Also, Tokyo Tech and Astellas signed a joint research agreement for drug
discovery research utilizing Tokyo Tech's TSUBAME2.0 supercomputer to
efficiently discover candidates for the treatment of NTDs caused by protozoan
parasites on July 30, 2012.

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Tokyo Institute of Technology (Tokyo Tech)
Tokyo Institute of Technology established as Tokyo Technical School in 1881,
became Tokyo Technical High School in 1929, and then acquired the university
status in 1929. Tokyo Tech is the largest national university of science and
technology in Japan with a 130 year history. The creative education at Tokyo
Tech has resulted in fostering a great number of excellent alumni, including
Dr. Hideki Shirakawa, Nobel laureate in chemistry, and in sending them to
science fields and Japanese major companies which have helped support Japan's
economy. Tokyo Tech has three schools (Science, Engineering, and Bioscience
and Biotechnology), six graduate schools (Science and Engineering, Bioscience
and Biotechnology, Interdisciplinary Graduate School of Science and
Engineering, Information Science and Engineering, Decision Science and
Technology and Innovation Management), five research laboratories under the
Integrated Research Institute, and numerous other Research and Service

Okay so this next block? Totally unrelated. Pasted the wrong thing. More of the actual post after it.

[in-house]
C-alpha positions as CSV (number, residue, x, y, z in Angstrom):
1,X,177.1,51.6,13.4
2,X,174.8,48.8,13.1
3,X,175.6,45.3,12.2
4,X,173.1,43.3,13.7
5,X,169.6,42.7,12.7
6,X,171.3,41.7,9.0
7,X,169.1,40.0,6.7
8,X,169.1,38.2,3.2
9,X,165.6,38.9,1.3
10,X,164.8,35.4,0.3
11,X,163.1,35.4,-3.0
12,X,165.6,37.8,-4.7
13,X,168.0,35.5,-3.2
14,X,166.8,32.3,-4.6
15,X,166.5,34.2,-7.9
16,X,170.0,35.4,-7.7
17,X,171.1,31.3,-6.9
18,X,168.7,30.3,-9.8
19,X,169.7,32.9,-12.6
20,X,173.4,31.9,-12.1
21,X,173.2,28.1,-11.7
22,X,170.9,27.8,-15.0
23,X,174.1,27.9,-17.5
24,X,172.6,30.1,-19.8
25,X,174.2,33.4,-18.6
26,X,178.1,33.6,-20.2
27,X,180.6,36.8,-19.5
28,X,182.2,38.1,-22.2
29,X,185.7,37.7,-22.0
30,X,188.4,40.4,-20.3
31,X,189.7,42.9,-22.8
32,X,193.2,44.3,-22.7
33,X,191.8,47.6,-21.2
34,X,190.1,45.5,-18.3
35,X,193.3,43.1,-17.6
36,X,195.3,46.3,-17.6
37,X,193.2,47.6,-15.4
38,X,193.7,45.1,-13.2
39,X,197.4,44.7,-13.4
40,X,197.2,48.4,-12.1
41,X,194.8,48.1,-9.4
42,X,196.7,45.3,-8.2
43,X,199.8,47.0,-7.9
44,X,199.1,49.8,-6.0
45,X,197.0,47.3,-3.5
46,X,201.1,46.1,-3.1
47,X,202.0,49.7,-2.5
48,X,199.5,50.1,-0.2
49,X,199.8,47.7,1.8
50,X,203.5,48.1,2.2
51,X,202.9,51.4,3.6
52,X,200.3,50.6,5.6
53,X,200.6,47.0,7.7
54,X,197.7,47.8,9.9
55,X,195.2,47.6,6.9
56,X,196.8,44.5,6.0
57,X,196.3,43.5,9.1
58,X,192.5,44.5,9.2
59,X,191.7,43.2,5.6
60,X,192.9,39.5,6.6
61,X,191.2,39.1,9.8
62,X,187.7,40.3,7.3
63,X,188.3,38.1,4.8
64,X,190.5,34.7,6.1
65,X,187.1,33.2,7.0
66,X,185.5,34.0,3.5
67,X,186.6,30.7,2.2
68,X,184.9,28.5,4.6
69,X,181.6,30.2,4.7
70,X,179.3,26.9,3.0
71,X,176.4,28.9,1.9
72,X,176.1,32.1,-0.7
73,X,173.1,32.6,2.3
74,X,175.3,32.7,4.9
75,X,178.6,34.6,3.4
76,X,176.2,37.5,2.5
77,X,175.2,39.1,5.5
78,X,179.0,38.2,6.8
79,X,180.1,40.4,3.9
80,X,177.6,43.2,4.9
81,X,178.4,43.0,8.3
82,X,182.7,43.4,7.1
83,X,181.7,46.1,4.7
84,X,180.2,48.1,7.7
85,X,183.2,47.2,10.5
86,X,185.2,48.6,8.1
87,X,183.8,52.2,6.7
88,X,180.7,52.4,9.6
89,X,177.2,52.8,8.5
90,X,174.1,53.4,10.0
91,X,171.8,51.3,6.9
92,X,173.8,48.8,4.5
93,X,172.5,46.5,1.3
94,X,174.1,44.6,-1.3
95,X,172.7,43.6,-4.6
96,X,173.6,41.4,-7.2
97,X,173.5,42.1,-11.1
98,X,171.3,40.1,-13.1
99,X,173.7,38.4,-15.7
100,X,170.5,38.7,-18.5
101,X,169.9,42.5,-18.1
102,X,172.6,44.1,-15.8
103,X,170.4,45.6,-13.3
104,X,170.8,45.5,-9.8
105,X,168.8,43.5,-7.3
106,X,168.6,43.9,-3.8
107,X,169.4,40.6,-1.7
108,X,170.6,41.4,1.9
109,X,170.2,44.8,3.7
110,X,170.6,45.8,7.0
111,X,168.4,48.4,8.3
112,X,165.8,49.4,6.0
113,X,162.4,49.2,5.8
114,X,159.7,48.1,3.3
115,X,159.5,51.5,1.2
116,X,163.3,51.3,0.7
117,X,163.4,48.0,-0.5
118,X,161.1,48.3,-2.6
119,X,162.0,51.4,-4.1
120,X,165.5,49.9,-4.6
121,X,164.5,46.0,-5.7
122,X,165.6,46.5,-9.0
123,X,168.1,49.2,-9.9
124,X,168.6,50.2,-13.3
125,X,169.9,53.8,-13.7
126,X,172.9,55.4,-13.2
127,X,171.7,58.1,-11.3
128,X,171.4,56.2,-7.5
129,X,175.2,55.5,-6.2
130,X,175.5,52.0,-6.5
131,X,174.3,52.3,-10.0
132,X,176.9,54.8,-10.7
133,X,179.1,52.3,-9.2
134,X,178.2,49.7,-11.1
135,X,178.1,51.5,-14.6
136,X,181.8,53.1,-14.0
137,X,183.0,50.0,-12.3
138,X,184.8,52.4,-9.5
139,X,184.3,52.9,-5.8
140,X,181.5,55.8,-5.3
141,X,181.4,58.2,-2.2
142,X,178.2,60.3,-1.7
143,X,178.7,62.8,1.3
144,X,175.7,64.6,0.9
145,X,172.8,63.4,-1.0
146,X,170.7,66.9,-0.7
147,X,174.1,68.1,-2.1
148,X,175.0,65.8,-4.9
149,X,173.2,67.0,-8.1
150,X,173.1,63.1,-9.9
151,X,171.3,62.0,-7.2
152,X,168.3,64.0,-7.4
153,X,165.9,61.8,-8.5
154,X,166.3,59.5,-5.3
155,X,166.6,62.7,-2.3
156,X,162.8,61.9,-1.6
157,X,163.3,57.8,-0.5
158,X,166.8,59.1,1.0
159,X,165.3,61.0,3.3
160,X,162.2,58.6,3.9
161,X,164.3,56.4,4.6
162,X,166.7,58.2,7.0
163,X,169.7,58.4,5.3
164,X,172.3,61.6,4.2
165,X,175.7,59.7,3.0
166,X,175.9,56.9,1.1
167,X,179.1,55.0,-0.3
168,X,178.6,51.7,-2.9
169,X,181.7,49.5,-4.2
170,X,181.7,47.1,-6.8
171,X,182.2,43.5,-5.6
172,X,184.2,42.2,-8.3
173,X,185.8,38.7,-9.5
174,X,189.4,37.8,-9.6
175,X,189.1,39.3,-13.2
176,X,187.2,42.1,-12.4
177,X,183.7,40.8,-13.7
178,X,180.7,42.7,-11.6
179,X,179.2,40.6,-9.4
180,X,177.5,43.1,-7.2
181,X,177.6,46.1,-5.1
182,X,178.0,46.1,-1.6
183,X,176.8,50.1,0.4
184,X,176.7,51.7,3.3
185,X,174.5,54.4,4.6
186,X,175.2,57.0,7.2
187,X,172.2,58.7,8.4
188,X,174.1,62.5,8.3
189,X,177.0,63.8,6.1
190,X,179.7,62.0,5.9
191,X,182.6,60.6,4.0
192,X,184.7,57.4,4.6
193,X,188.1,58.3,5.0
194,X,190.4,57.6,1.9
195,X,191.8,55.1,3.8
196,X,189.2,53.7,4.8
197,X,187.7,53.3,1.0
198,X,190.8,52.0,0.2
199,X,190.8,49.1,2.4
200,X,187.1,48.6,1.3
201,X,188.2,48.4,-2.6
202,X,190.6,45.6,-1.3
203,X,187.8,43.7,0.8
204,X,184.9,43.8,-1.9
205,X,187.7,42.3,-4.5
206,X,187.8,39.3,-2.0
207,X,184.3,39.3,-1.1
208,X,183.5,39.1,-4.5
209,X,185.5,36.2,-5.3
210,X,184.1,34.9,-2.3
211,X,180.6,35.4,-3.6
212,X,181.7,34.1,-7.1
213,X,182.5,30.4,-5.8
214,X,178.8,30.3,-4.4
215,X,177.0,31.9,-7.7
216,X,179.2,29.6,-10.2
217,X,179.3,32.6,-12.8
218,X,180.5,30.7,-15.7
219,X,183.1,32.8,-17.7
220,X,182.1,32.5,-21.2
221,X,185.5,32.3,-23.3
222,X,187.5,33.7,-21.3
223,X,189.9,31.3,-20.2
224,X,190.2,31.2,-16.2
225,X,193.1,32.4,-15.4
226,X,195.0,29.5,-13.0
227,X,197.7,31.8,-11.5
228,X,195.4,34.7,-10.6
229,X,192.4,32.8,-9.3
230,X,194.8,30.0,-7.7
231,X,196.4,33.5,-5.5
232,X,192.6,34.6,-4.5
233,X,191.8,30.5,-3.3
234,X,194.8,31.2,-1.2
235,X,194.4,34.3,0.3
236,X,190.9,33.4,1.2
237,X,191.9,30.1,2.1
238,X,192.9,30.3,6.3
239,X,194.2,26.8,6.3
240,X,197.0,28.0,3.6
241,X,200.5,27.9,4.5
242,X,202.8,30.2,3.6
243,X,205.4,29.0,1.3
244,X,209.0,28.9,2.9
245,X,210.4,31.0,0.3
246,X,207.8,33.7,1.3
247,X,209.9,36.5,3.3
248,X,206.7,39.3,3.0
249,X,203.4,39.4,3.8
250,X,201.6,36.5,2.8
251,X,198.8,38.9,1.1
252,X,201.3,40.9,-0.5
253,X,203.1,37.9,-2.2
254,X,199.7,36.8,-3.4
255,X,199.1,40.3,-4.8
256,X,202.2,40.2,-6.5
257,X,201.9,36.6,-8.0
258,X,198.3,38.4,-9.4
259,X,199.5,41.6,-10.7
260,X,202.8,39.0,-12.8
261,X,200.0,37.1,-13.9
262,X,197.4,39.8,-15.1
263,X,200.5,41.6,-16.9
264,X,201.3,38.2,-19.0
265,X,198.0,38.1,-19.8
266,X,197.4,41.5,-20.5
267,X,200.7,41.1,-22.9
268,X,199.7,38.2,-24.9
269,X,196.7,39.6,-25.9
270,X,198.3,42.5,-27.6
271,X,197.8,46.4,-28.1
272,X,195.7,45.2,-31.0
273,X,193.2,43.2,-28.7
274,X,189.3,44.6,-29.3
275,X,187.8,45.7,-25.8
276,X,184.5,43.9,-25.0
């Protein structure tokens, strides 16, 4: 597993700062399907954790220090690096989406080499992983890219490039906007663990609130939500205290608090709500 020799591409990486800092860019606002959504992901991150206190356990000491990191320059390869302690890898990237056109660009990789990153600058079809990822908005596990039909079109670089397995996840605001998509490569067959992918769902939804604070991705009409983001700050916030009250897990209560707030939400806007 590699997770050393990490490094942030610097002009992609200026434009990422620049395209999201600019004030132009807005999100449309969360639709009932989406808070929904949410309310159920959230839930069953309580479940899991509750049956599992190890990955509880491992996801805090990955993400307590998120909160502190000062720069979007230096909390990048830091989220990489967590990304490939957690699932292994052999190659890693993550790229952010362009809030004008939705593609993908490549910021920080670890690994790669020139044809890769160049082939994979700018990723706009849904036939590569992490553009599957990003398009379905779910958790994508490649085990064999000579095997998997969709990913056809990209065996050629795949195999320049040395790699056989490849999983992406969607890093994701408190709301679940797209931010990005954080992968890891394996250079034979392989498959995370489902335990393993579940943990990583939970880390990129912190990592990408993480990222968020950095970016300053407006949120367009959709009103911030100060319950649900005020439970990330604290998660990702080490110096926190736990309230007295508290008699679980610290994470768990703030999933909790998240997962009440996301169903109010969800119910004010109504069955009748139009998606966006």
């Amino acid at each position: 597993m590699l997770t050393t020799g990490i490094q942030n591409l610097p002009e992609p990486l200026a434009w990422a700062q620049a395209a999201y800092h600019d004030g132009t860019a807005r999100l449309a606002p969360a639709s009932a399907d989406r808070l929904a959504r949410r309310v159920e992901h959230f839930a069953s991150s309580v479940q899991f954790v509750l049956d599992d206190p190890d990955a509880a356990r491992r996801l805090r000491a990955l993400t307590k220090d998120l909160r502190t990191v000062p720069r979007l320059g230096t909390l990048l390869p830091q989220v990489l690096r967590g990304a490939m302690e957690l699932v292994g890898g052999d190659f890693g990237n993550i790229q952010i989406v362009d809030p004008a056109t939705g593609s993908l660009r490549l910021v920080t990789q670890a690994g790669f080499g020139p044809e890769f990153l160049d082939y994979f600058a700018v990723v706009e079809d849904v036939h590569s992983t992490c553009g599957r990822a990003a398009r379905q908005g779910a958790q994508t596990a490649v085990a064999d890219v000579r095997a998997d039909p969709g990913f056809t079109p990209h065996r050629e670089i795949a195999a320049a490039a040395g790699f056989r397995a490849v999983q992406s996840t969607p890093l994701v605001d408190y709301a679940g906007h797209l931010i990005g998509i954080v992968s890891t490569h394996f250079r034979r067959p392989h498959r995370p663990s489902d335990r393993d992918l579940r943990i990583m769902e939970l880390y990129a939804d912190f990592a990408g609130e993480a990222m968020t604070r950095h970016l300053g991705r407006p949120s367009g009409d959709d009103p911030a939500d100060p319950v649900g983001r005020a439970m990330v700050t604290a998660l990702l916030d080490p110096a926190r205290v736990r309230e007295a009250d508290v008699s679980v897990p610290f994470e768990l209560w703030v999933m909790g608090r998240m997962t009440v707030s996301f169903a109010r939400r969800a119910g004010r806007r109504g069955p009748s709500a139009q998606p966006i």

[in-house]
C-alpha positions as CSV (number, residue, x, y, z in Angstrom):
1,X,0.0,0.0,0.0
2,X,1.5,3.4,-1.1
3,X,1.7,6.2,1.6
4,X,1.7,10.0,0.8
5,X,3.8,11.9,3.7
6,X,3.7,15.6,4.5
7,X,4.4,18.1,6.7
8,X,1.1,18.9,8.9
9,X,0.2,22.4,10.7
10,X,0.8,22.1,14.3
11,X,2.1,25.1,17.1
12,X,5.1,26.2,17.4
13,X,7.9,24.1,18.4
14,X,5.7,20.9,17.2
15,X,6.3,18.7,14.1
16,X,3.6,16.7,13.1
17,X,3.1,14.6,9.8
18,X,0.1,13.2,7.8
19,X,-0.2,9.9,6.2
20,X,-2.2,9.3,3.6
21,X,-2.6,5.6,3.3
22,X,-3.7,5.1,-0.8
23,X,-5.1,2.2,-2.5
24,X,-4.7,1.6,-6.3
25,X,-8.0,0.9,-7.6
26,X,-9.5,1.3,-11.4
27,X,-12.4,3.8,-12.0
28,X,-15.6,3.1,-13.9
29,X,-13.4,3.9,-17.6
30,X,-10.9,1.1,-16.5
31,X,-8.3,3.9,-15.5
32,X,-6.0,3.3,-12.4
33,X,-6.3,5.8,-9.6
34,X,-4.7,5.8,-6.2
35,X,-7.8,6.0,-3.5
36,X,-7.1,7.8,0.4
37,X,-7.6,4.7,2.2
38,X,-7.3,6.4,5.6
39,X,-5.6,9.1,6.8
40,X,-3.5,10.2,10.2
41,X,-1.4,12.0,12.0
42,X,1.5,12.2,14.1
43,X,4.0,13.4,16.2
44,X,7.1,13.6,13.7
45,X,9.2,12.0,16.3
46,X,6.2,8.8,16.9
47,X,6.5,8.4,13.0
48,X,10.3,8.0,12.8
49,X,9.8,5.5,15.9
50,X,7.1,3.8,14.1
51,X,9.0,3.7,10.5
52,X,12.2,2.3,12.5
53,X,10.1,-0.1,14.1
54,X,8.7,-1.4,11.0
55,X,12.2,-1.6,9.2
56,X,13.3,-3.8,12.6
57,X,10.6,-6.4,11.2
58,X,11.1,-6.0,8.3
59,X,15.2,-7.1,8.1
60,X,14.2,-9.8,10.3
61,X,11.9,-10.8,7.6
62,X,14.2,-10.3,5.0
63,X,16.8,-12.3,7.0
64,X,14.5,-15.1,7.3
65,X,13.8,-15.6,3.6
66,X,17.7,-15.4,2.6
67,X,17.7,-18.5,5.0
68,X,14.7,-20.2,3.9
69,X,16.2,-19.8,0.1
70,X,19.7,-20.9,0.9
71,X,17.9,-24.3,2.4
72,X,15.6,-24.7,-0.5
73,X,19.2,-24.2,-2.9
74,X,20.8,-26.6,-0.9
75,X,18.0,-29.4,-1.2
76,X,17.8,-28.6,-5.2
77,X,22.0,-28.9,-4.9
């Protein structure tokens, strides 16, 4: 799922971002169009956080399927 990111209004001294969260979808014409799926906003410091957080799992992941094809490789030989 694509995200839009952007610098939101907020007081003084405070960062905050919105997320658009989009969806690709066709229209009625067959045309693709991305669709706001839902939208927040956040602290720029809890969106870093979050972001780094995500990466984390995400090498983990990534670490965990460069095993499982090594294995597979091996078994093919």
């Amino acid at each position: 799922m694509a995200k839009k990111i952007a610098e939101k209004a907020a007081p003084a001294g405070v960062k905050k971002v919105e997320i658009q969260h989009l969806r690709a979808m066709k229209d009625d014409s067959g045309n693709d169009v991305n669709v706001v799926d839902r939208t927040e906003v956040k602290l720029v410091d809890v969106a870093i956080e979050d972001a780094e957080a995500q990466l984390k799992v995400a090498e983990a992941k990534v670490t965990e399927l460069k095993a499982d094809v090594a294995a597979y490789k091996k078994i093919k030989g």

Centers. For further information on Tokyo Tech please see the university
website at www.titech.ac.jp/english/index.html.

Astellas Pharma Inc. (Astellas)
Astellas' raison d'etre is to contribute toward improving the health of people
around the world through the provision of innovative and reliable
pharmaceutical products. Astellas has approximately 17,000 employees
worldwide. The organization is committed to becoming a global category leader
in Urology, Immunology (including Transplantation) and Infectious Diseases,
Oncology, Neuroscience and DM Complications and Kidney Diseases. For more
information on Astellas Pharma Inc., please visit the company website at
http://www.astellas.com/en/

TSUBAME2.0 supercomputer
TSUBAME2.0 is a production supercomputer operated by Global Scientific
Information and Computing Center (GSIC), Tokyo Institute of Technology in
corporation with our industrial partners, including NEC, HP, NVIDIA, Microsoft
among others. Since Fall 2010, it has been one of the fastest and greenest
supercomputers in the world, boasting 2.4 PFlops peak performance by
aggressive GPU acceleration, which allows scientists to enjoy significantly
faster, larger computing than ever. This is the second instantiation of our
TSUBAME-series supercomputers with the first being, as you might guess,
TSUBAME1. It also employed various cutting-edge HPC acceleration technologies,
such as ClearSpeed and NVIDIA GPUs, where we had learned many important
technical lessons that eventually played a crucial role in designing and
constructing our latest supercomputer. Compared to its predecessor, TSUBAME2,
while keeping its power consumption nearly the same as before, achieves 30x
performance boost by inheriting and further enhancing the successful
architectural designs.

Contact:

Tokyo Institute of Technology
PR Center
Tel: +81-3-5734-2975
Fax: +81-3-5734-3661
Email:kouhou@jim.titech.ac.jp
http://www.titech.ac.jp/english/
or
Astellas Pharma Inc.
Corporate Communications
Tel: +81-3-3244-3201
Fax: +81-3-5201-7473
http://www.astellas.com/en